In-house lawyers rely heavily on their outside counsel to give them legal advice that is concise, clear and up to the minute, making the relationship one of great importance. Indeed, it is outside counsel’s job to do his or her best to make the in-house lawyers look good in the eyes of company management by providing thoughtful and insightful advice. In order to accomplish that goal, outside counsel needs to take the client’s business goals into consideration when offering advice and guidance. In-house lawyers are almost always too busy to sit down and undertake the thorough analysis necessary to consider all legal ramifications to a particular problem or set of circumstances. As such, it is incumbent on in-house lawyers to communicate what the potential impact is on the business for each assignment they allocate to outside counsel.
Outside counsel may know a lot about the client’s business, but the reality is, they do not live and breathe it in the same way that in-house lawyers do. This is true even if the company has worked with a particular lawyer for years. Companies are dynamic, and in today’s fast-paced, instant information and ever-changing business environment, a company must be nimble, flexible and immediately responsive to market forces. No outside counsel can possibly know the nuances of market changes and business pressures on each of its clients. Likewise, no outside counsel knows the inner workings of a company as well as in-house lawyers.
If in-house lawyers are seeking guidance with respect to a dispute, it is not enough to simply tell outside counsel that help is needed with respect to “an employment matter,” a “contract issue” or a “real estate problem,” and ask what the law provides or requires with only a bare bones factual background. In-house lawyers need to explain how a particular matter could affect employees, immediate initiatives, long-term projects, or other matters involving the employees or matter in question.
If the advice sought concerns a contract matter, outside counsel needs more than just the contract and the legal context of what is at stake. They also need to understand what business units could be impacted and how, what that impact would mean company wide, and ways to minimize that impact. Perhaps the contract at issue involves a project that is part of a long-term goal, or part of a research and development initiative that could be a game changer for the company. It could be that the matter involving the contract has diminished value since its inception. I know as outside counsel that my perspective changes given the business context of the advice sought. I also know that when I was Assistant General Counsel at Nike, the more business context I gave my outside counsel, the better advice I received.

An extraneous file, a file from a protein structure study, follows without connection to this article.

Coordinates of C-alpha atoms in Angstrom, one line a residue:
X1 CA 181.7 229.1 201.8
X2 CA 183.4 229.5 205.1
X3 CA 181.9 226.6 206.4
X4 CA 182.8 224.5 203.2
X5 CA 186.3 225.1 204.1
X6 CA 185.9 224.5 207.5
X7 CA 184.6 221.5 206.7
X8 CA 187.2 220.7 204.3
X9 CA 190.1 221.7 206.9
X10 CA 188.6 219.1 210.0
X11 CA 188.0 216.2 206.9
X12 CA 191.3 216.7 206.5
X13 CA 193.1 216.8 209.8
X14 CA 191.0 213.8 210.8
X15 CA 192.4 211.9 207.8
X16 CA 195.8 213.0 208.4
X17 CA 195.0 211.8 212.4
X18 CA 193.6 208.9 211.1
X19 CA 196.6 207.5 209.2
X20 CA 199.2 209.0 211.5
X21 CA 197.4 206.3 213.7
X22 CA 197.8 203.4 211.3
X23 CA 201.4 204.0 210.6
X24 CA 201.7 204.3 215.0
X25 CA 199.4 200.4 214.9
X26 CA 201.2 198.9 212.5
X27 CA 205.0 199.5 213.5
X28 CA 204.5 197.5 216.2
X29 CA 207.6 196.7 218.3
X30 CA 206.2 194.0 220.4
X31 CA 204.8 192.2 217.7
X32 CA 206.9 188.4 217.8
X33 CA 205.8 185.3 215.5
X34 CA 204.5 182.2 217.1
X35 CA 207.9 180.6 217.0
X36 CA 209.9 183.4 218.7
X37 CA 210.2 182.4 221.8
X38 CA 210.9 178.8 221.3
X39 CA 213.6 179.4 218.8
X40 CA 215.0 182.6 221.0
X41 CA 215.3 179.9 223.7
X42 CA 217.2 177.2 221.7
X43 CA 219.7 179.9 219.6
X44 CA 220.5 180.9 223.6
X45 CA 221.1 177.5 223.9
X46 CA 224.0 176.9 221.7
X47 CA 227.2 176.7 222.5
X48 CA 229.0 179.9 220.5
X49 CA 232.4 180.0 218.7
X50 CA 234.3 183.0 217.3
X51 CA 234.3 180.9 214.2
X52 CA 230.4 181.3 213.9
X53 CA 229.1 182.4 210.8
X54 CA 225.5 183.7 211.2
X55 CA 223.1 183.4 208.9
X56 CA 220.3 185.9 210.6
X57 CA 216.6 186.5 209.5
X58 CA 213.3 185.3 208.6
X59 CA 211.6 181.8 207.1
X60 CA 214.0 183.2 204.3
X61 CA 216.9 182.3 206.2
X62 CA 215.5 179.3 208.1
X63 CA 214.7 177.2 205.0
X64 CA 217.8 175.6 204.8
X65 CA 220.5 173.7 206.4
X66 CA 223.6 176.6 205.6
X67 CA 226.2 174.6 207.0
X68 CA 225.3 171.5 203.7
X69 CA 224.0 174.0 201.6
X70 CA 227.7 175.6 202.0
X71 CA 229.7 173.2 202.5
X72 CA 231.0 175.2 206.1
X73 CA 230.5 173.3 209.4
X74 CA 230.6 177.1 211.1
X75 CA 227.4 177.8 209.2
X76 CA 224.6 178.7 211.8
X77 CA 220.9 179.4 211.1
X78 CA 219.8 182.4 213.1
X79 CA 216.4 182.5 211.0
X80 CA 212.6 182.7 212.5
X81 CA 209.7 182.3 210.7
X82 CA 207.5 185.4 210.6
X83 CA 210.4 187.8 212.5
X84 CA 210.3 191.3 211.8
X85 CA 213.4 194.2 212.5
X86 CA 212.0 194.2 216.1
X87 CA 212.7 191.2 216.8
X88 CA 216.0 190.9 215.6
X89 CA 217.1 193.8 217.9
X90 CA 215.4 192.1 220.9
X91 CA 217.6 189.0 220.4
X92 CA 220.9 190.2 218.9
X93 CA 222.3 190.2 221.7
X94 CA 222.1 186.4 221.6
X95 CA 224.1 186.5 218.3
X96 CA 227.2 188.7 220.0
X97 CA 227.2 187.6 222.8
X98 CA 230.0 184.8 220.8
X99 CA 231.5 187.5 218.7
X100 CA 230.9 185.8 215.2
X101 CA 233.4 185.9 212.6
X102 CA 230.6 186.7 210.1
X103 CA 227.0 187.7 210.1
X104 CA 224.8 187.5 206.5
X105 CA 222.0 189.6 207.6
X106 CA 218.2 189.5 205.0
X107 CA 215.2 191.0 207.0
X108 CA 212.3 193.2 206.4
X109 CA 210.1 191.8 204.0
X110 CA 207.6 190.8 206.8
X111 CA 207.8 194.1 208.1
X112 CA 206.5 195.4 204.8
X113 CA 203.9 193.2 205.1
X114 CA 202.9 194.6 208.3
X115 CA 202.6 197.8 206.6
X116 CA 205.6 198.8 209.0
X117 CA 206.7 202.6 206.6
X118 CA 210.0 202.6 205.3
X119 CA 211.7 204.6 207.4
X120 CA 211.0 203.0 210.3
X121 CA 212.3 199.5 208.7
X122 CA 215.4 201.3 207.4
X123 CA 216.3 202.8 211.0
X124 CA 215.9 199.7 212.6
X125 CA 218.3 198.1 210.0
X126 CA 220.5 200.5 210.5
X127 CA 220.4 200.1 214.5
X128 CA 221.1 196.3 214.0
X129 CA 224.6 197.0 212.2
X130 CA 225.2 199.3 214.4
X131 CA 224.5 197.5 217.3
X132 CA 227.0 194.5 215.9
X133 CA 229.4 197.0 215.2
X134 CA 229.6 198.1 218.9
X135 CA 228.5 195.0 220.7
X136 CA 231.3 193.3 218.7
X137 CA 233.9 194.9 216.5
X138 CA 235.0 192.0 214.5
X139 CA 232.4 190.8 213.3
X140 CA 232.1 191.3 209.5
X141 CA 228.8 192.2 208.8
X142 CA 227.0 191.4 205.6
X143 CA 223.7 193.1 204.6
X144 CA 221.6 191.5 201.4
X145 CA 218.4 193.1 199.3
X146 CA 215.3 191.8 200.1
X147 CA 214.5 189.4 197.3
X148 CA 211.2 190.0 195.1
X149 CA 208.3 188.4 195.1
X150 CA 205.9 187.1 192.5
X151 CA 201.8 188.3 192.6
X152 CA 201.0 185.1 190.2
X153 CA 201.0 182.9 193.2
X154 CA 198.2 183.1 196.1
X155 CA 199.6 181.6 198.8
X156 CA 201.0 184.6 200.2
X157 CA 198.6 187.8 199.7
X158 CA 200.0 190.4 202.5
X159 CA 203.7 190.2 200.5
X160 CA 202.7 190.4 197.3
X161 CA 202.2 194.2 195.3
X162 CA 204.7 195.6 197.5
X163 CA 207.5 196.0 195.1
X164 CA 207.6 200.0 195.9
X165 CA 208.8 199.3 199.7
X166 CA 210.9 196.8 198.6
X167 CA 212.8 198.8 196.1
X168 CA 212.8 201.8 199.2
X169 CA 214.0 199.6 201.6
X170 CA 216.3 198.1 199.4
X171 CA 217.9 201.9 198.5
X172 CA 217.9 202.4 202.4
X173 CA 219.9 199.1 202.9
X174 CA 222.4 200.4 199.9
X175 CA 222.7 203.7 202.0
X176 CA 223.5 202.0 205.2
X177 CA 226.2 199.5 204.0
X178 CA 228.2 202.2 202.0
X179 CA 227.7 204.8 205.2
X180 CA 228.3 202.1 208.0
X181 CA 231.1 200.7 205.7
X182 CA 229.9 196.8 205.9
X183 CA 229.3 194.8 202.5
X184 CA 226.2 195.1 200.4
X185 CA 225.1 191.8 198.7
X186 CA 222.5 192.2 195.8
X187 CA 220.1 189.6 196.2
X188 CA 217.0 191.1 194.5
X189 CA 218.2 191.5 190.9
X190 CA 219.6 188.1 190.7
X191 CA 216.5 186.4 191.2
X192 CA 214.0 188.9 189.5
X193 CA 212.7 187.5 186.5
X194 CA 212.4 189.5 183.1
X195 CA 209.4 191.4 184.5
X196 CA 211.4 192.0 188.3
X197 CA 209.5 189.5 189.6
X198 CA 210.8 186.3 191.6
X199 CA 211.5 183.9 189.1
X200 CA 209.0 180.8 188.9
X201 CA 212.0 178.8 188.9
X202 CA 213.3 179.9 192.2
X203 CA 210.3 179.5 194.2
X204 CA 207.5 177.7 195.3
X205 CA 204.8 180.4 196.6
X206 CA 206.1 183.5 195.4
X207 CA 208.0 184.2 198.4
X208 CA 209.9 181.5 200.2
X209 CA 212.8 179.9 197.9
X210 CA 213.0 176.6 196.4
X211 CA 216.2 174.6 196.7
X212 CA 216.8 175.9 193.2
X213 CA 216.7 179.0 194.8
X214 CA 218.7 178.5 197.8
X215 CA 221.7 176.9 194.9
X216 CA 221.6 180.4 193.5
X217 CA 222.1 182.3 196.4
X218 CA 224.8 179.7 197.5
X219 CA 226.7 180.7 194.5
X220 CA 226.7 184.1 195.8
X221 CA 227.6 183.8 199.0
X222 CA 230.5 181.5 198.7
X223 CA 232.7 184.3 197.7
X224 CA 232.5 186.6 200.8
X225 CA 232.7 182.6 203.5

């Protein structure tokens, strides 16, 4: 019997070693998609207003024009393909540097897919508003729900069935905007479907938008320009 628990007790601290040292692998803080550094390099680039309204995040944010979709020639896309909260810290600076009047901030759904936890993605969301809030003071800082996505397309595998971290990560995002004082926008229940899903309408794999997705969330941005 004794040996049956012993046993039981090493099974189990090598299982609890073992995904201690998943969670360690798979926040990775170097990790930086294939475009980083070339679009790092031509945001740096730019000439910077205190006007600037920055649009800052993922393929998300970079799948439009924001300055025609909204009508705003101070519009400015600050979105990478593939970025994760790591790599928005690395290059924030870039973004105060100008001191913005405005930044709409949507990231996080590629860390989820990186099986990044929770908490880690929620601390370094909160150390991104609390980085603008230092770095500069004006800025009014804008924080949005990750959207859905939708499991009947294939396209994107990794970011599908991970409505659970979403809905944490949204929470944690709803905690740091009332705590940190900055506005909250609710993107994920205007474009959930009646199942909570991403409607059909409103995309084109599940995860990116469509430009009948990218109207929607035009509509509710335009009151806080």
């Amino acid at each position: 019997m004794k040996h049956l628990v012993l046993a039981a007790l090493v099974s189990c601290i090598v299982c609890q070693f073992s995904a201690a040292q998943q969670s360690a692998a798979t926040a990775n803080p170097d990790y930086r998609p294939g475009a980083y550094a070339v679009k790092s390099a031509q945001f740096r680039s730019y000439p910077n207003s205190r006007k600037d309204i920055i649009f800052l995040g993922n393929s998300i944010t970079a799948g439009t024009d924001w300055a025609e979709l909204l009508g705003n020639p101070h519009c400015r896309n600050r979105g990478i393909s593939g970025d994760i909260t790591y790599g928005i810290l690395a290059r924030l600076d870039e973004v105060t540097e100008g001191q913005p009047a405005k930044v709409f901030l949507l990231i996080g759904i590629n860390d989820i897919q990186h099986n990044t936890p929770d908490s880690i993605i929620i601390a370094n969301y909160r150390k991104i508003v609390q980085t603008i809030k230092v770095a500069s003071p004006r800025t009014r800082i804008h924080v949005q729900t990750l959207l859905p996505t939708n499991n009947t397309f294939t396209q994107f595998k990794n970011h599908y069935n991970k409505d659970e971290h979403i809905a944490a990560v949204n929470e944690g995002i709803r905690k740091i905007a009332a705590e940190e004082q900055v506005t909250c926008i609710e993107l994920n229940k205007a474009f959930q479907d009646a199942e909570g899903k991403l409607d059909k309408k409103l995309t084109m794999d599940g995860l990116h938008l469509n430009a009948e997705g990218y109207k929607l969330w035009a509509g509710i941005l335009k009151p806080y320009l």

To illustrate my point, consider the following hypothetical. An in-house lawyer is asked to assess the legal impact of the company severing ties with an employee who has played a major role in the development of an important product. The employee first began working on the development project as a consultant, and was later hired as an employee to ensure the company would continue to receive the benefit of that individual’s expertise. The product has now reached the marketplace and is proving to be a commercial success beyond the most generous of sales projections. The in-house lawyer contacts outside counsel and provides the above stated information. The outside counsel has worked with the company for years and knows that unless the consultant was hired as an executive, no employment contract would have been executed. Outside counsel bases her advice on the preceding information.
However, the in-house lawyer doesn’t convey the following facts to her: 1) the individual in question did have a consultant agreement; 2) the consultant agreement had no expiration date and included provisions relating to confidentiality, competition and the division of intellectual property; 3) not only is the product a huge commercial success, but processes developed for the production of the product will likely have a far reaching industry-wide impact; 3) it is imperative that the company retain complete control over the product and processes; 4) the team that worked on the development of the product includes three of the company’s most highly regarded and productive Research and Development team members; 5) all team members formed an extremely tight working relationship and bond during the development project; and 6) in order to take the research and development surrounding the product to the next level, the company will need to partner with an entity founded by the consultant/employee (who still has some ownership interest).
These facts add many additional layers and considerations from a business point of view. While the advice provided without the above business context may well be legally correct, it will almost certainly be inadequate. Without the totality of the business interests at stake, outside counsel will be unable to provide the best advice and most comprehensive guidance, and will certainly be unable to make inside counsel “look good in the eyes of company management.”